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Job-seekers, there’s good news and bad news. The good news is,the healthcare industry is expected to generate more than 15million new jobs over the next decade, according to the U.S.Department of Labor. The bad news is, most of them will pay lessthan $30,000 a year.

As you might expect, top-paying jobs – such as registerednurses, educators, accountants and administrators – will require anadvanced degree. To compete for higher-paying careers, experts say,tomorrow’s job-hunters will need even more education.

But once you’ve secured your bachelor’s degree and specializedtraining, what more can you do to set yourself apart? Find anMBA program and get amaster’s in business administration.

The more education you have, the less likely you are to beunemployed, according to Labor Department statistics. High schoolgraduates have an unemployment rate of 10.3 percent. For peoplewith some college education that rate drops to 8.7 percent. And forthose with a bachelor’s or a more advanced degree, the unemploymentrate is just 4.6 percent. Federal statistics also show that peoplewith advanced degrees earn significantly more money than those withno degrees.

MBAs are not just for people seeking finance or administrativejobs anymore. A broader range of professionals and recent graduatesare finding an MBA can help advance their careers. They’re flockingto schools like Daniels College of Business, a 100-year-oldinstitution in Colorado that ranked third in the world for smallMBA programs in 2009. Its part-time MBA programs have won nationaland international acclaim.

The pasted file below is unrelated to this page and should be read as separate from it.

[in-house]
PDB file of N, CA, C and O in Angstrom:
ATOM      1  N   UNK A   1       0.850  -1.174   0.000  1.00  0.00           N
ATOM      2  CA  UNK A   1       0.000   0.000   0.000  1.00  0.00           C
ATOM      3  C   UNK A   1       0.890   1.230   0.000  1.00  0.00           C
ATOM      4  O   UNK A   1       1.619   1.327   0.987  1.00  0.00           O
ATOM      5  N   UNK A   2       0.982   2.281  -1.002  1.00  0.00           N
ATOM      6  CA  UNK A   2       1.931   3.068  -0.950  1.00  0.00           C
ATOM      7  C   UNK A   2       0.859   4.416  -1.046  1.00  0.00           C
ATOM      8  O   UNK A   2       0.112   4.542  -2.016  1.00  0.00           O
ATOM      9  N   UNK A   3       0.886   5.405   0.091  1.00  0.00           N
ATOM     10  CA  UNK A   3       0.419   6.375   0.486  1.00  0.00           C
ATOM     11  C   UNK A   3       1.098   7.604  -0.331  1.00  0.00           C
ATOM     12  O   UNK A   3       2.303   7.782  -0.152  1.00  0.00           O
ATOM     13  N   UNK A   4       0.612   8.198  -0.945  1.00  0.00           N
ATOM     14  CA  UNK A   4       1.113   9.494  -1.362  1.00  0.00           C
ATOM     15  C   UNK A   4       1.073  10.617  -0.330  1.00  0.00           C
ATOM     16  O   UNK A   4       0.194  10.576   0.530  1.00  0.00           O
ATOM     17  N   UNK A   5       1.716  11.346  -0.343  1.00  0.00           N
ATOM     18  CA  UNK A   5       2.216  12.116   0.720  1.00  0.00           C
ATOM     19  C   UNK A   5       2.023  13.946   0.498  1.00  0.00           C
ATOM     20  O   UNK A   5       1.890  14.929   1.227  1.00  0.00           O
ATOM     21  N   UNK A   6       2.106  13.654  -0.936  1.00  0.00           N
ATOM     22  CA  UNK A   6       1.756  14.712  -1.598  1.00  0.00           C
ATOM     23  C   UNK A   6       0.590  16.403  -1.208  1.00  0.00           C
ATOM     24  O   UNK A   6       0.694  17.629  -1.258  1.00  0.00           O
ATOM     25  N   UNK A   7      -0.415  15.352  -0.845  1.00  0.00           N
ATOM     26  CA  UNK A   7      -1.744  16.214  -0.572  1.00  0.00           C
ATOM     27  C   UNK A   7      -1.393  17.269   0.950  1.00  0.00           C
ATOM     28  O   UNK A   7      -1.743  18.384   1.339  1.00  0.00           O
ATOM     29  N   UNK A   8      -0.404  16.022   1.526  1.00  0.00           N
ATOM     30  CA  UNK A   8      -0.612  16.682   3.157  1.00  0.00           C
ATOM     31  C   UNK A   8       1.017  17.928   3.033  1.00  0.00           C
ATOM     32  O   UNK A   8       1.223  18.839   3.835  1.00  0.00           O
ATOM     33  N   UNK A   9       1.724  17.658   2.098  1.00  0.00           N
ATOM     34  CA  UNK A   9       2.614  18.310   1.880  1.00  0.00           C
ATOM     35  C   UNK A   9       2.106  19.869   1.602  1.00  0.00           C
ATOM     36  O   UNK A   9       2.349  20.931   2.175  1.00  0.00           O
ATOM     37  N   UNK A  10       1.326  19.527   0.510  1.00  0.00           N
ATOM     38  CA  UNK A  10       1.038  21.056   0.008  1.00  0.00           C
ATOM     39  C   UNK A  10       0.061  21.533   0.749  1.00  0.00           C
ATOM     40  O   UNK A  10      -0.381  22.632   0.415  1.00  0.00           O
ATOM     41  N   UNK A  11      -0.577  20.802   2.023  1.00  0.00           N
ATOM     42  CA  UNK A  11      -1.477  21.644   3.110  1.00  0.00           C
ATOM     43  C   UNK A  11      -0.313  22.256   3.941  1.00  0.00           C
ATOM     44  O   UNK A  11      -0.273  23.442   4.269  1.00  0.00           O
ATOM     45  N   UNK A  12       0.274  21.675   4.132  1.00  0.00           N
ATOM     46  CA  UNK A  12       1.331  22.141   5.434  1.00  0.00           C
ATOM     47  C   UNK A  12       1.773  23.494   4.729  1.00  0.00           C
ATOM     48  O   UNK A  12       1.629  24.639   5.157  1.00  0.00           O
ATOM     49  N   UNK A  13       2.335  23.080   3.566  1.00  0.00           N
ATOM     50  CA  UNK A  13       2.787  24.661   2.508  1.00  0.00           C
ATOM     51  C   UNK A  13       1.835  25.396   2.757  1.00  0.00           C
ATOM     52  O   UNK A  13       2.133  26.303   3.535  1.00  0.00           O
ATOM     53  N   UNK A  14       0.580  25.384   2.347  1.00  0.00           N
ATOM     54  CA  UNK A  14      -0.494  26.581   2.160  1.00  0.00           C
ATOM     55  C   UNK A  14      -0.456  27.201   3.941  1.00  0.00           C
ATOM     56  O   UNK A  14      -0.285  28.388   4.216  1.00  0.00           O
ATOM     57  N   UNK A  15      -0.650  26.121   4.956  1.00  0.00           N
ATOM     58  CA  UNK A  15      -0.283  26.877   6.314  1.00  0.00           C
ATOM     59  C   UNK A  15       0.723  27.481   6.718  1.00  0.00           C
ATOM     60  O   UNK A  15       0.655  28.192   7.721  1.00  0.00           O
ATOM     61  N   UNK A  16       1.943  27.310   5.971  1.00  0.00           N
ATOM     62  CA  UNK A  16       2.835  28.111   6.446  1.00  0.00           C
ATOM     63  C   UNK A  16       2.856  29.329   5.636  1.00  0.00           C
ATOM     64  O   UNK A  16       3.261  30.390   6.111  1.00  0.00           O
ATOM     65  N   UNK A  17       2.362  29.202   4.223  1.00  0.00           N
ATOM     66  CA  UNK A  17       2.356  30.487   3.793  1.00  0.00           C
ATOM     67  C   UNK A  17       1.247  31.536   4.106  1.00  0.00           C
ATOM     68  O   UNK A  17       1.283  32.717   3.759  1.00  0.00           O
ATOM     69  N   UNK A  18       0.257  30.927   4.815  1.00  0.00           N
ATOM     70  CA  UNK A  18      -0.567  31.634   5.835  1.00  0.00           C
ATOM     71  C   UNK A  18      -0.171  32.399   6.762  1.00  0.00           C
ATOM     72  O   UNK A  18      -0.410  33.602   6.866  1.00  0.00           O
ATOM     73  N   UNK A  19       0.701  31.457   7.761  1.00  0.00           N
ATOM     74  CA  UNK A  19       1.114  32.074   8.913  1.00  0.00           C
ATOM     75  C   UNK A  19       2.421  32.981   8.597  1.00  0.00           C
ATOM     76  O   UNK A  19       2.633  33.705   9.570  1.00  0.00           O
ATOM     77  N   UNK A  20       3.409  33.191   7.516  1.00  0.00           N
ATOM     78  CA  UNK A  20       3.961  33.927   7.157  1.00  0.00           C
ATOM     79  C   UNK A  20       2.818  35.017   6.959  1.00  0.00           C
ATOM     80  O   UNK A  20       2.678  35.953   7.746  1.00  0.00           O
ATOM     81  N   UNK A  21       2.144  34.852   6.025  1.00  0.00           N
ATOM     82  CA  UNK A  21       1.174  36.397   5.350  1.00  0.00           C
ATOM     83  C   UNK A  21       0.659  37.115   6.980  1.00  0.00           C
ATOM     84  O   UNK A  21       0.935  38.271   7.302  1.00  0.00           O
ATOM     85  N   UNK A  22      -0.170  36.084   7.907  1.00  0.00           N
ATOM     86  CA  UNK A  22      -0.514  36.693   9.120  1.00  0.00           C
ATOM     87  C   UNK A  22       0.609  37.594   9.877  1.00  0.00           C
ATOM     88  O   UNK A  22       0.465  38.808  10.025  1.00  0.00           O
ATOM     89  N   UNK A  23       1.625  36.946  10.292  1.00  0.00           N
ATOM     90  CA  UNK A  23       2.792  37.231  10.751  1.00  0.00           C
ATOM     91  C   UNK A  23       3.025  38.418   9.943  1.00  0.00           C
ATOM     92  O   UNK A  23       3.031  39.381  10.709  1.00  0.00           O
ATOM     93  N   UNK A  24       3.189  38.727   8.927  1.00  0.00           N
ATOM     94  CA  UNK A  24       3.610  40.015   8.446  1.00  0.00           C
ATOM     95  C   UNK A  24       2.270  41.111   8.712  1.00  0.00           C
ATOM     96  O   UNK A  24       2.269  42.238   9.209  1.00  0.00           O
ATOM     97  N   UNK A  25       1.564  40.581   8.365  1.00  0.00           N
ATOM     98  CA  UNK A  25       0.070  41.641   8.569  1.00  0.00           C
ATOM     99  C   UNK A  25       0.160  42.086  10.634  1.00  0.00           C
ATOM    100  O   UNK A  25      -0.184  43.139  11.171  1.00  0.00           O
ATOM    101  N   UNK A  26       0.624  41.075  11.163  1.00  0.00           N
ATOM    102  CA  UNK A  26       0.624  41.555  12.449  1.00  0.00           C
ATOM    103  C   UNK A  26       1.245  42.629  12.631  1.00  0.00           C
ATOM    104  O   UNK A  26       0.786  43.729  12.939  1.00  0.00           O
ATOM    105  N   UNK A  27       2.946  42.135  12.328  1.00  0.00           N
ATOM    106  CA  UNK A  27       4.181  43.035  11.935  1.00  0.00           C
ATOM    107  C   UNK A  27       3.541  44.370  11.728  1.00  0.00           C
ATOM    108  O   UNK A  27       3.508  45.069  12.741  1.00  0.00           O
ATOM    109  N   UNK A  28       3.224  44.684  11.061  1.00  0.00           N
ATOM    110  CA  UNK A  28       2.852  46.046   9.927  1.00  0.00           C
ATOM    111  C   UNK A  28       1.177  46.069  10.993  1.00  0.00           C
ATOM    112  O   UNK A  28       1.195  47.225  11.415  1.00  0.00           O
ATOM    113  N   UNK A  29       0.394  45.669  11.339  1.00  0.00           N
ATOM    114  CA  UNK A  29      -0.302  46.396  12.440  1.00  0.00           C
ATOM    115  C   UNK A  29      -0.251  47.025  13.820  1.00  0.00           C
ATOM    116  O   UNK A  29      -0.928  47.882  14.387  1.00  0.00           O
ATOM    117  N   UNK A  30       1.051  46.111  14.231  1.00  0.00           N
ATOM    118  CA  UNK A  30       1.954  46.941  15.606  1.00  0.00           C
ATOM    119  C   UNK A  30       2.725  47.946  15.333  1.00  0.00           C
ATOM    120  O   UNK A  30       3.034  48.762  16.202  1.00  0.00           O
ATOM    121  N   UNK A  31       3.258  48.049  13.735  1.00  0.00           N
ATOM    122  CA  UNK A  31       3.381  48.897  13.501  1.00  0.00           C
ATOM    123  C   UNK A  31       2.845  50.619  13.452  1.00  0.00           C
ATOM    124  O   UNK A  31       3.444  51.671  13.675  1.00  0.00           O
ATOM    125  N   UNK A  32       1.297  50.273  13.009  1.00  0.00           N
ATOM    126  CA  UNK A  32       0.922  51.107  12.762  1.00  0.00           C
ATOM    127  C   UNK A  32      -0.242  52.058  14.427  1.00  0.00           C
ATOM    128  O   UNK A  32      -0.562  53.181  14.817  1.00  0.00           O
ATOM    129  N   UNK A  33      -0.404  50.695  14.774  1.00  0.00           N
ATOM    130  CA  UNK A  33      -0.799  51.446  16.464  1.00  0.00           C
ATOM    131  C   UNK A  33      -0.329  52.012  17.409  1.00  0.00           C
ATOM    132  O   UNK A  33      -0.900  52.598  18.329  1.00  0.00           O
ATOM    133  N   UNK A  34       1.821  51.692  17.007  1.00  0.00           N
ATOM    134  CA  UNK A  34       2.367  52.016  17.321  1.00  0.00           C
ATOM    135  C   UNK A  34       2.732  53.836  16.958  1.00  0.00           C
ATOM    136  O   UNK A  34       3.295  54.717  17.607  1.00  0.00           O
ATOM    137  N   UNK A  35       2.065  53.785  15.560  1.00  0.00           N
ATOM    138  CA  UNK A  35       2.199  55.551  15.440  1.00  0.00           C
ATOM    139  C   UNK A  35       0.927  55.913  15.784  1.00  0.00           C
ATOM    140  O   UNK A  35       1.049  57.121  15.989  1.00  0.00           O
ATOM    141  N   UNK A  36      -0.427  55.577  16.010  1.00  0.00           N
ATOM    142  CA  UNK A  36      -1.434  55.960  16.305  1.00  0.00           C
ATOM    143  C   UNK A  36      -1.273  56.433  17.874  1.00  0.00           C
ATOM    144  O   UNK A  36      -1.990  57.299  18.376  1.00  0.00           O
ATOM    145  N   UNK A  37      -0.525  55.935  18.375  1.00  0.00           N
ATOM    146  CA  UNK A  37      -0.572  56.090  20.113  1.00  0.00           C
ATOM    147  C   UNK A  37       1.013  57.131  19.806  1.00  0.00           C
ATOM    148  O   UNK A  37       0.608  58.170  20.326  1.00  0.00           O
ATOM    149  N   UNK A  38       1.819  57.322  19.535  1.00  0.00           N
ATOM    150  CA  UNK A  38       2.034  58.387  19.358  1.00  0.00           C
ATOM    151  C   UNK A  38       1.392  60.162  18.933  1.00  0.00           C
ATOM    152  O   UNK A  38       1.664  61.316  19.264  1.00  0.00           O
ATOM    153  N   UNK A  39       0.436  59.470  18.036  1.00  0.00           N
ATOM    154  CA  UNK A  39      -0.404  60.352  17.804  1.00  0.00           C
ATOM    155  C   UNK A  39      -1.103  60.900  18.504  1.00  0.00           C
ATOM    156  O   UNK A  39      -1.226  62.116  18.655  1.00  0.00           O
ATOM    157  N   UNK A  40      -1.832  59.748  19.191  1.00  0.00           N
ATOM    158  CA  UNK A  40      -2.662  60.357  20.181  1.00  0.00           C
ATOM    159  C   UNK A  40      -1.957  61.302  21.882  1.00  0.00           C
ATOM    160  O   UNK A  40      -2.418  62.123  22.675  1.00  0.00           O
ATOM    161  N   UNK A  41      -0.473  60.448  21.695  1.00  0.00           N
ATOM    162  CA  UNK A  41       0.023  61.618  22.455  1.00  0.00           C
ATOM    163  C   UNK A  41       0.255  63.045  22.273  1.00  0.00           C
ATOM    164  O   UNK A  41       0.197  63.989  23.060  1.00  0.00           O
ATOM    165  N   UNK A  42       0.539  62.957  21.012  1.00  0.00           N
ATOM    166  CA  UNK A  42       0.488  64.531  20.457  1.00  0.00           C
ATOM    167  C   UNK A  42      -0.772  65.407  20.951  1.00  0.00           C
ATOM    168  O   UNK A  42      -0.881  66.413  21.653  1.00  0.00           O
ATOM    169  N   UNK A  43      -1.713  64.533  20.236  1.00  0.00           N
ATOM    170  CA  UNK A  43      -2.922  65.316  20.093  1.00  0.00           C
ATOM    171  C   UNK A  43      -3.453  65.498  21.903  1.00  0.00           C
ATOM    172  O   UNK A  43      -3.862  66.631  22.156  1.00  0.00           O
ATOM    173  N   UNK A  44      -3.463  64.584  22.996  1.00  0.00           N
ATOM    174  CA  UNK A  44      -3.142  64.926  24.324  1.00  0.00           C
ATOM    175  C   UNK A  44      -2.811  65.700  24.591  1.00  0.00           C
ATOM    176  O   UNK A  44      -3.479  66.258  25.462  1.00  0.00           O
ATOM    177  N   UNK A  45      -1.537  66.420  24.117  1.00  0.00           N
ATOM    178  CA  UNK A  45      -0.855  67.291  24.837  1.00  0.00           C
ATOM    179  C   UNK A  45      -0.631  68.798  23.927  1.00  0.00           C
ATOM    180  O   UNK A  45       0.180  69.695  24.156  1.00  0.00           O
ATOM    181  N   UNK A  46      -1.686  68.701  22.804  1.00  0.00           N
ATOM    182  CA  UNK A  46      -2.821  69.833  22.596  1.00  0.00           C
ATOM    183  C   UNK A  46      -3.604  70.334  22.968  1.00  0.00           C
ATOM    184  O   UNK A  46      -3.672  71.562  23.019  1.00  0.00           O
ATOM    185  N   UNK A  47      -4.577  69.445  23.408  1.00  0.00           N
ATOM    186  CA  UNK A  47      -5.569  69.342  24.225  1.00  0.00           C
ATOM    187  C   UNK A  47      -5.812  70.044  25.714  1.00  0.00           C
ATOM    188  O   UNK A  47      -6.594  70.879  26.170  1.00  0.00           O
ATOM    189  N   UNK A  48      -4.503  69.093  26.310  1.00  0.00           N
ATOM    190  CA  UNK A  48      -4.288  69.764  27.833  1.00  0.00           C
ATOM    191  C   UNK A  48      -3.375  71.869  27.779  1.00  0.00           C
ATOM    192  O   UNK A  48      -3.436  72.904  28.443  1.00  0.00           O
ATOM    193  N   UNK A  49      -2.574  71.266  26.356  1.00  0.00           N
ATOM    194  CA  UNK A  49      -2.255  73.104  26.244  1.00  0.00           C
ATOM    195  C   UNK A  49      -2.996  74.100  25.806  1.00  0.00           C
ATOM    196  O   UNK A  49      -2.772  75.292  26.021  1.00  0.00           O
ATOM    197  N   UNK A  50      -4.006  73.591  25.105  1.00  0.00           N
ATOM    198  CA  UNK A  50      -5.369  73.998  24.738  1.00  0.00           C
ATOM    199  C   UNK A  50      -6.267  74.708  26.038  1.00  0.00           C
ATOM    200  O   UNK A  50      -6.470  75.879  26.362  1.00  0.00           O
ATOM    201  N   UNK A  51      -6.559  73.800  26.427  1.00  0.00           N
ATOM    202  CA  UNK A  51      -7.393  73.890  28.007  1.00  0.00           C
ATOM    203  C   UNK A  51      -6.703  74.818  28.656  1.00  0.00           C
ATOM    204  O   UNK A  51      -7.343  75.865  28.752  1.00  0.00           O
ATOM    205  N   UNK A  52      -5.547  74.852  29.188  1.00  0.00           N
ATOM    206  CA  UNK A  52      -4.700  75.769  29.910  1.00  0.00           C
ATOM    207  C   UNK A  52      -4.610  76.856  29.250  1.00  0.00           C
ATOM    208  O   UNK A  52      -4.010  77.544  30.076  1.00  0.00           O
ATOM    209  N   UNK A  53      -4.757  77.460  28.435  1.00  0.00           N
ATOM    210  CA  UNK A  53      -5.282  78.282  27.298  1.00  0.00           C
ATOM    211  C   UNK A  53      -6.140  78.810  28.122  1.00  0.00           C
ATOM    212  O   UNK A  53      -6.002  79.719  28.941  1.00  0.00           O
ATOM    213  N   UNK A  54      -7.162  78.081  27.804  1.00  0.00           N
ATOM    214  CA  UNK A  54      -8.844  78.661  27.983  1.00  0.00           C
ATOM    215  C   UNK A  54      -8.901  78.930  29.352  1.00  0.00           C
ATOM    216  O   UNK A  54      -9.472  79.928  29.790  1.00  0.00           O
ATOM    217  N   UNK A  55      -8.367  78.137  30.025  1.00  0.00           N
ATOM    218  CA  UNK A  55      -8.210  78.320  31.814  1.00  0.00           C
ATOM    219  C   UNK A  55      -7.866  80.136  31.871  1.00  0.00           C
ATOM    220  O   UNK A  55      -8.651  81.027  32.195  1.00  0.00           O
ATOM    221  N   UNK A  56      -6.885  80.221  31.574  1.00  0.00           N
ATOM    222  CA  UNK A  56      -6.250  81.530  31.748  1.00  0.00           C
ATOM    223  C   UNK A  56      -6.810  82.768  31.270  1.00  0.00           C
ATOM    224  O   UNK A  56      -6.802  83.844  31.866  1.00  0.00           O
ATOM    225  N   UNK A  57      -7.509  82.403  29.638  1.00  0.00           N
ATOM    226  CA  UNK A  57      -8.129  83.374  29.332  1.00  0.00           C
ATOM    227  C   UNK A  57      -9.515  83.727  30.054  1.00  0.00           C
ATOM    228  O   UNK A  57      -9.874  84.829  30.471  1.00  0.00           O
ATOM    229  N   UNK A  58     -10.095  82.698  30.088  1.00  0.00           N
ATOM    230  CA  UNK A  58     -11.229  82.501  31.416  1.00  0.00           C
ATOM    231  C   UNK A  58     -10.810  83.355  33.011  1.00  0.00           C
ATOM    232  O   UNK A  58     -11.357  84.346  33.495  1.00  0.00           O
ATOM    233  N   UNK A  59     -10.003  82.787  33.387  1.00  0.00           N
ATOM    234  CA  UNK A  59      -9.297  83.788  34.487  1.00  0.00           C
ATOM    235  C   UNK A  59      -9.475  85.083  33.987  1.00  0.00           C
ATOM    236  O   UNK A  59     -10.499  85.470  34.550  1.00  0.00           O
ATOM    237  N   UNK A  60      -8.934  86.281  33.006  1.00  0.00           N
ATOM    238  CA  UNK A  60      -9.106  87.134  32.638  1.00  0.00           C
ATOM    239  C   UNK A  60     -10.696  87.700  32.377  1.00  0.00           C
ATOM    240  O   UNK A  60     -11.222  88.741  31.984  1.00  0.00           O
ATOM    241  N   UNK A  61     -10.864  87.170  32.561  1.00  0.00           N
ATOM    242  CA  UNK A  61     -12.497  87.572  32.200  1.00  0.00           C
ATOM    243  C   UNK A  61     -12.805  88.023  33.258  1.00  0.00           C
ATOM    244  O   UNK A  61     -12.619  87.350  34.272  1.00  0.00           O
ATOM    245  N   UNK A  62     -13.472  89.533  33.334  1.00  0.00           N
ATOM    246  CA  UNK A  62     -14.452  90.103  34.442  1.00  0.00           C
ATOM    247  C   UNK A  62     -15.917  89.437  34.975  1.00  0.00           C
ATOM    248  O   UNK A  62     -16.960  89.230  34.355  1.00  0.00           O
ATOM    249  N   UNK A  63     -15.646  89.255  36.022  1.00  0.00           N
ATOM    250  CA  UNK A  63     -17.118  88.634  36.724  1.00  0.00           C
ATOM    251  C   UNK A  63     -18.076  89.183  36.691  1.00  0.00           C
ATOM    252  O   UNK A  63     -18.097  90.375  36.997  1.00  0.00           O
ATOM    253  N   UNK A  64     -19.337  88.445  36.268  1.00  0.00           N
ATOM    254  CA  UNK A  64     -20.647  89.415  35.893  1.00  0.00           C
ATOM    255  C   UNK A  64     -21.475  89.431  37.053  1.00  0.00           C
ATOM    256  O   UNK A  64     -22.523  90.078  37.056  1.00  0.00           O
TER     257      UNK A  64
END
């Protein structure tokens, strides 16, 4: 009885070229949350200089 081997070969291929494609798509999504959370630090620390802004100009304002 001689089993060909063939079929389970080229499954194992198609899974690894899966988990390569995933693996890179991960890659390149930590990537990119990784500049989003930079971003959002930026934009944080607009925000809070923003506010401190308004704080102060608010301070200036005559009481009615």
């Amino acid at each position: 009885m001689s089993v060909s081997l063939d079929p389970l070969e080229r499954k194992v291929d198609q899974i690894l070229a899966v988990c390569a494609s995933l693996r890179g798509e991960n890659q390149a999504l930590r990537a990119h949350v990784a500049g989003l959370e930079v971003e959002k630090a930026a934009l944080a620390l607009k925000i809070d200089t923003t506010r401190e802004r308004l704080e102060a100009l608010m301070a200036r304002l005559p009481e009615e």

In the health care industry especially, competition willcontinue to be fierce for top-paying jobs, and an MBA can give ajob candidate the extra edge he or she needs. Many health careindustry executives already have MBAs. For example, Dr. David E.Dangerfield, CEO of Avalon Health Care Group, an elder care provider, has both MBAand doctoral degrees.

Many employers view an MBA as evidence that a job candidate hasmanagerial and administrative skills that can apply to a wide rangeof industries. Plus, it also shows the potential employee has thecommitment, discipline and intelligence required to complete arigorous MBA program – skills that appeal to employers in everyindustry.

Competition for jobs that require an MBA may also be heating up,as some professions – like insurance underwriter, facilitiesmanager and economist – are actually expected to shed jobs over thenext decade. MBA holders out of work in industries traditionallyassociated with the degree will be looking for opportunities ingrowth industries like health care, making it even more importantfor anyone entering the field – or already working in it – to staycompetitive with an MBA.

To learn more about MBA programs, visit www.daniels.du.edu.